Saturday, December 15, 2007


Foulkstown Ballinure Thurles Co. Tipperary Eire

Jan 31 95

Dear Tom,

Thanks for your letter. It gives me a lot to respond to. But I want to thank you again for your criticism of my ahistorical treatment of Newton. It sent me back to the Principia, where I found some useful things and came away with a greater admiration for the instinctive philosophy underlying much of it (where his theological interests didn’t impinge). In fact, there are parts in which he is radically at odds with the philosophy of his time, particularly that of his professed admirer, Locke and the individualism that was the premise and starting point of it all.
What I have in mind is the Preface to the First Edition in which he discusses the relation of mechanics to the geometry which he now wants to use in his analysis of motion both in the heavens and on Earth. I don’t think anybody has picked up on the radical character of his statement that ‘Geometry is founded in mechanical practice.’ In practice! - (Sounds like Kuhn, Heaven forbid!)
Certainly Locke never considered that statement or thought about it deeply. Nor have the others who have wanted to hold geometry up as an example of the power of pure rationality to generate out of itself, or as proving the existence of innate ideas, or as ‘pure intuition’ (whatever that is) or pure formal creativity, √† la Hilbert. None of them have attempted to come to terms with that striking discussion. (‘After all, he was only a physicist not a philosopher. What would he know about it?’) Actually, I think the philosophers never thought about that discussion of Newton’s or its implications. The achievements of Newton’s system were all that later generations were interested in. Those achievements bedazzled them and sent them off on great speculative flights (‘determinism’ and all the rest). It would have brought them sharply to earth if they had accepted the view that this great analytical tool that allowed them to describe what they took to be God’s own order, was founded in the practice of ordinary mechanics working with the brute things of this world - carpenters, surveyors, draftsmen and other menials.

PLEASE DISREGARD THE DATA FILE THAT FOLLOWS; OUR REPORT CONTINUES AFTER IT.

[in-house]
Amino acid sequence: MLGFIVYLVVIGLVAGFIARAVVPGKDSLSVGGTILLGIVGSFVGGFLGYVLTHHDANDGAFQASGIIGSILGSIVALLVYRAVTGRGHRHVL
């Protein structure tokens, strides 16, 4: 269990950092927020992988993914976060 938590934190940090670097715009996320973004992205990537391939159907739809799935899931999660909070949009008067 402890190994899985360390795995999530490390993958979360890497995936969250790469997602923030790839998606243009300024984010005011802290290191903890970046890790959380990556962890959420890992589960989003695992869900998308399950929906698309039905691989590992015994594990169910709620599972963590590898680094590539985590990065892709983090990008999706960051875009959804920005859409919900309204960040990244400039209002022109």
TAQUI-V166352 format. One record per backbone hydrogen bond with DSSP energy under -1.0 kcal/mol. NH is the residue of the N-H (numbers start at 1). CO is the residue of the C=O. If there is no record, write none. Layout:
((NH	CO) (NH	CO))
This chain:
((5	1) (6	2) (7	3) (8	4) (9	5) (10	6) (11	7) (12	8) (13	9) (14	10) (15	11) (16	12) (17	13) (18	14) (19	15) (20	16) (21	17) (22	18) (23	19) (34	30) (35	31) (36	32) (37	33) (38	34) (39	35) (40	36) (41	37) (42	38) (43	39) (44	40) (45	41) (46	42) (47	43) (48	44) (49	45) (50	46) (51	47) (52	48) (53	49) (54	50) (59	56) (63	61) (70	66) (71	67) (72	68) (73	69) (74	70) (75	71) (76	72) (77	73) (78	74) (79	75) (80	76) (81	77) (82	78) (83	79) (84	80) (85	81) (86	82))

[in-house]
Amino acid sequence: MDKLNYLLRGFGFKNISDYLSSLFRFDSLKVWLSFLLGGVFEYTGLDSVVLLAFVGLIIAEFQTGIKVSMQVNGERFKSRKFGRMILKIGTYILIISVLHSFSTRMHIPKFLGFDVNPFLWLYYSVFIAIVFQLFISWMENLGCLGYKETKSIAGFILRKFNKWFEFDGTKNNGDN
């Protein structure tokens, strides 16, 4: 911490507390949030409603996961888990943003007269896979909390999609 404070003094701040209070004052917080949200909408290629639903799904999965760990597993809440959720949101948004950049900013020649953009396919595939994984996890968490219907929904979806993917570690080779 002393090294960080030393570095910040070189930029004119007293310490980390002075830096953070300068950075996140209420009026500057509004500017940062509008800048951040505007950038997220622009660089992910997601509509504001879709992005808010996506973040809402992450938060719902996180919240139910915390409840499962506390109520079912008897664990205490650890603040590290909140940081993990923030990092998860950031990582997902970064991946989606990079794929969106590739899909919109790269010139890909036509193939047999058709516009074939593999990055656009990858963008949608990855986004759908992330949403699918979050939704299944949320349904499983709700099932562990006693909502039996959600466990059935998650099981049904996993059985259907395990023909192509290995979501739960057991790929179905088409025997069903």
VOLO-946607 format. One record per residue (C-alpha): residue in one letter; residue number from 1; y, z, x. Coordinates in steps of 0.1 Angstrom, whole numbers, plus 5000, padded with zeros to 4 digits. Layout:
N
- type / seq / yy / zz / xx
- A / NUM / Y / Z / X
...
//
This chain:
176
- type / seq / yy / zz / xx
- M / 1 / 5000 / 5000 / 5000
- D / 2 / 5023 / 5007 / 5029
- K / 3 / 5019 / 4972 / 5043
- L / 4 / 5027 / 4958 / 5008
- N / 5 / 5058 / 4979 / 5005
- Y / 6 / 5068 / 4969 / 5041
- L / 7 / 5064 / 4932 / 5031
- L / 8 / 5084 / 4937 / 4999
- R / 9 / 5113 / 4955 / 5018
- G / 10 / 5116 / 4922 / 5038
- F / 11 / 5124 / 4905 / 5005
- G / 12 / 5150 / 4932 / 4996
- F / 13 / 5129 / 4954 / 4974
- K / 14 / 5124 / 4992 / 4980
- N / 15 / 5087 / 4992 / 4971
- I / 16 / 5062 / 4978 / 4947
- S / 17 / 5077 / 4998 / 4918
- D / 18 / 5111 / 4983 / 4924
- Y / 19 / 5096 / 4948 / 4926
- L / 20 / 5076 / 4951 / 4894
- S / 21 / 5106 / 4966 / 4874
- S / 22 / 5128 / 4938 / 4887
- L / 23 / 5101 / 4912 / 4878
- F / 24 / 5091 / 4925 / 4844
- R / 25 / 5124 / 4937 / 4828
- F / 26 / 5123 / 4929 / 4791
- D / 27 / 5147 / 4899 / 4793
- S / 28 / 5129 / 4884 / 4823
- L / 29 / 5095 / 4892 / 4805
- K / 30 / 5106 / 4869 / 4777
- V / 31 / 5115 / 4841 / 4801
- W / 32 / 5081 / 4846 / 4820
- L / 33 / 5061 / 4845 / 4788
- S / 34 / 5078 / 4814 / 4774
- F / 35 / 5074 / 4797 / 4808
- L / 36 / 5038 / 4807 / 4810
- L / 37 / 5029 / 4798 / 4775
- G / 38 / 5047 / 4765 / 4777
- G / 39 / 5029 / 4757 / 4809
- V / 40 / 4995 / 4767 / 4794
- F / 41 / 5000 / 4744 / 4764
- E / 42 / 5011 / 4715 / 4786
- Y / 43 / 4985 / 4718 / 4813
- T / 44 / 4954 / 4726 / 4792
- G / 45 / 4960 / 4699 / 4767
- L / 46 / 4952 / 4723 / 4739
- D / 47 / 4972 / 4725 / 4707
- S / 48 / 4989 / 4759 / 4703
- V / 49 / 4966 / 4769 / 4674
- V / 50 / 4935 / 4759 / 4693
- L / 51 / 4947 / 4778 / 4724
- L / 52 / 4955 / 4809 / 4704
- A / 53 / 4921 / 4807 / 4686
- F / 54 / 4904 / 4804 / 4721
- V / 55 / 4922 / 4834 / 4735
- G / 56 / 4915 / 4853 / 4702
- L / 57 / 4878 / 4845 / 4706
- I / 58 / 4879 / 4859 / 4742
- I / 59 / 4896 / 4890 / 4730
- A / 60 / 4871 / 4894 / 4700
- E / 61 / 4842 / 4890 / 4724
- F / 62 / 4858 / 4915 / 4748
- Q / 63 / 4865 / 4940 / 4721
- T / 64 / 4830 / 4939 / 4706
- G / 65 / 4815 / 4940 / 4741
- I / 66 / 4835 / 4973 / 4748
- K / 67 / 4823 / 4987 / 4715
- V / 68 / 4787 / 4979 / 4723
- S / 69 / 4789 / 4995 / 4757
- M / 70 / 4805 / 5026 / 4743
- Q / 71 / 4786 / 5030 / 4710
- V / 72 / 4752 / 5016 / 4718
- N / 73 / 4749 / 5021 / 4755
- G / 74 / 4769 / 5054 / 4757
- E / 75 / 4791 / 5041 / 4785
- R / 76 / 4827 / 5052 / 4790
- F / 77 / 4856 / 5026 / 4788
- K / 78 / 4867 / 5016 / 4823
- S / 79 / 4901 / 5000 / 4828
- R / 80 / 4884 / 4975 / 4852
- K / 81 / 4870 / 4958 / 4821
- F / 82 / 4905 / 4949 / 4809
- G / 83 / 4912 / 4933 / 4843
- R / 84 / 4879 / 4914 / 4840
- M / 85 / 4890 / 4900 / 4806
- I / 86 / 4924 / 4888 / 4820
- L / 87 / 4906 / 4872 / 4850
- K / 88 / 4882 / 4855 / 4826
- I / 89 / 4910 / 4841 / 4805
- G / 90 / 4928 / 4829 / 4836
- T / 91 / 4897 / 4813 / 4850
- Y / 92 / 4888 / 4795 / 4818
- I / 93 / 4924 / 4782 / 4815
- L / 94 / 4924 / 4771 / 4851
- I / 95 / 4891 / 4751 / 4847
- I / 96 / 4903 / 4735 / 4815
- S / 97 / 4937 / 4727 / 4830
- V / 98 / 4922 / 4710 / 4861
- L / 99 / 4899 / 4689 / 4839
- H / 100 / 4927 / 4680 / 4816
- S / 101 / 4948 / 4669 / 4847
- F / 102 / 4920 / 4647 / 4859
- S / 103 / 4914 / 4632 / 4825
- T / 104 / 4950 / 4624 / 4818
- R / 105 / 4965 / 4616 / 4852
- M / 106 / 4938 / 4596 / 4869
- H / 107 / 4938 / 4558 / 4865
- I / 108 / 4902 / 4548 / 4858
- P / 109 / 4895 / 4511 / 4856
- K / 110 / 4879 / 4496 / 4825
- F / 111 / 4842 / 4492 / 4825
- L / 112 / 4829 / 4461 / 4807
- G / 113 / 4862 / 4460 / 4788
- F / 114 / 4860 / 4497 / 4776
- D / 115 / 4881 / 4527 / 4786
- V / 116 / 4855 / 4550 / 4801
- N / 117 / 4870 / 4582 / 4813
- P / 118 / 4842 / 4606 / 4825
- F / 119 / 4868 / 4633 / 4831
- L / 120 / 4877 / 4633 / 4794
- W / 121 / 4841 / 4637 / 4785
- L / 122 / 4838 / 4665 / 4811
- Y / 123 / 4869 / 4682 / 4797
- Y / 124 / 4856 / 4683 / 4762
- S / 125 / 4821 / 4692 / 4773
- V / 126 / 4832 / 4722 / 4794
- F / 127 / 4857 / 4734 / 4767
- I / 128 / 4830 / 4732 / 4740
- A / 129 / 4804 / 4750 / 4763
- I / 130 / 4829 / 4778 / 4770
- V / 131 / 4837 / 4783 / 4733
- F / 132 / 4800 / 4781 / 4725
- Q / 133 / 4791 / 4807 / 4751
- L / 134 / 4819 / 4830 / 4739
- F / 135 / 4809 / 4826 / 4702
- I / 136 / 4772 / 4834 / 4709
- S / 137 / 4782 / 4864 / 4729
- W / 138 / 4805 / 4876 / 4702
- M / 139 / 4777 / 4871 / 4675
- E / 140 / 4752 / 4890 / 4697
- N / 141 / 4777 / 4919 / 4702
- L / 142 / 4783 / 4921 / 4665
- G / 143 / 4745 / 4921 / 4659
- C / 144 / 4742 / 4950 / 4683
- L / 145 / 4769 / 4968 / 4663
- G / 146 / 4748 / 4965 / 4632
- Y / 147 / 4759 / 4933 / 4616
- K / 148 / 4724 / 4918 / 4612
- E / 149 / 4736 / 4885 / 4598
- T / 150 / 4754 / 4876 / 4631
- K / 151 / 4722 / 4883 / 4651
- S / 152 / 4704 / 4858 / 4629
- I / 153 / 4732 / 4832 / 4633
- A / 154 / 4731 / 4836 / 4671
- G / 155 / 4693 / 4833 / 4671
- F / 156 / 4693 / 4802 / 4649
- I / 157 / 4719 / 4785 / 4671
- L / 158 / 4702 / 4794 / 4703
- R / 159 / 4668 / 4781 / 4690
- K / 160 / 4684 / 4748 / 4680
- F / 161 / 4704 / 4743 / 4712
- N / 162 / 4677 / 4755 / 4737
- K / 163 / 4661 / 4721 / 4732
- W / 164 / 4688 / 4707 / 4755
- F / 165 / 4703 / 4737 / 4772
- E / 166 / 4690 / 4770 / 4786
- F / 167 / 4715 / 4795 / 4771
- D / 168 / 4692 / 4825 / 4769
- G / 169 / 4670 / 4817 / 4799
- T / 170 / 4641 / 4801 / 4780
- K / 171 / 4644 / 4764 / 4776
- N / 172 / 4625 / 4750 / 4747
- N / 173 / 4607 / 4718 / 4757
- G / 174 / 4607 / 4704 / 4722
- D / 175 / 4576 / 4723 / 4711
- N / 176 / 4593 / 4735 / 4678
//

For Newton, geometry was only paying back its debt to mechanics in what could be described (talking for myself, now) as a dialectical development. Geometry was only the idealization of that practice of carpenters and surveyors, &c. And so it could found a mechanics and new practices that were still in touch with that world, were still grounded, without needing the notion of truth to give them point and reference and applicability. (How many problems could be solved by that recognition!)
[Now, if that process of idealization of practices is what you want to mean by ‘theory’ then I’ll say ‘fine’ - yes, you have theorized the sciences in that way in offering us a way of looking at them and understanding them by examining those practices. But then the notion of truth doesn’t come into it in the way that the proponents and opponents of the various ‘isms’ (particularly ‘realism’) would have it. It’s that latter sort of thing I want to shoot down with my short argument. All the backing and forthing of those ‘ism’ mongers is only sterile and depressing. A track that is going nowhere.]
I happen to think that Newton is right - right in the sense that his way of looking at geometry gives us more insight and enables us to clear up mysteries that have defeated those who have looked at it in those other ways that had to see it as founded in individual faculties and capabilities that are supposed to be uniformly and universally distributed. I think that Newton’s view was also Euclid’s and is implicit in the setting out of the definitions, common notions and axioms. In particular, as I put in that brief note in my Introduction, if we look for a mechanical practice that underlies Euclid’s otherwise mysterious definition of straight line, it becomes simple and plain and easy to understand. And the advantages of Euclid’s definition over the others, ancient and modern that have been proposed become equally plain. Analogously, Euclid’s definition of plane becomes plain if one thinks of the practices of the rude mechanic in testing surfaces for ‘flatness’. Perhaps having myself worked briefly as a draftsman/ inspector has given me some advantage and insight there.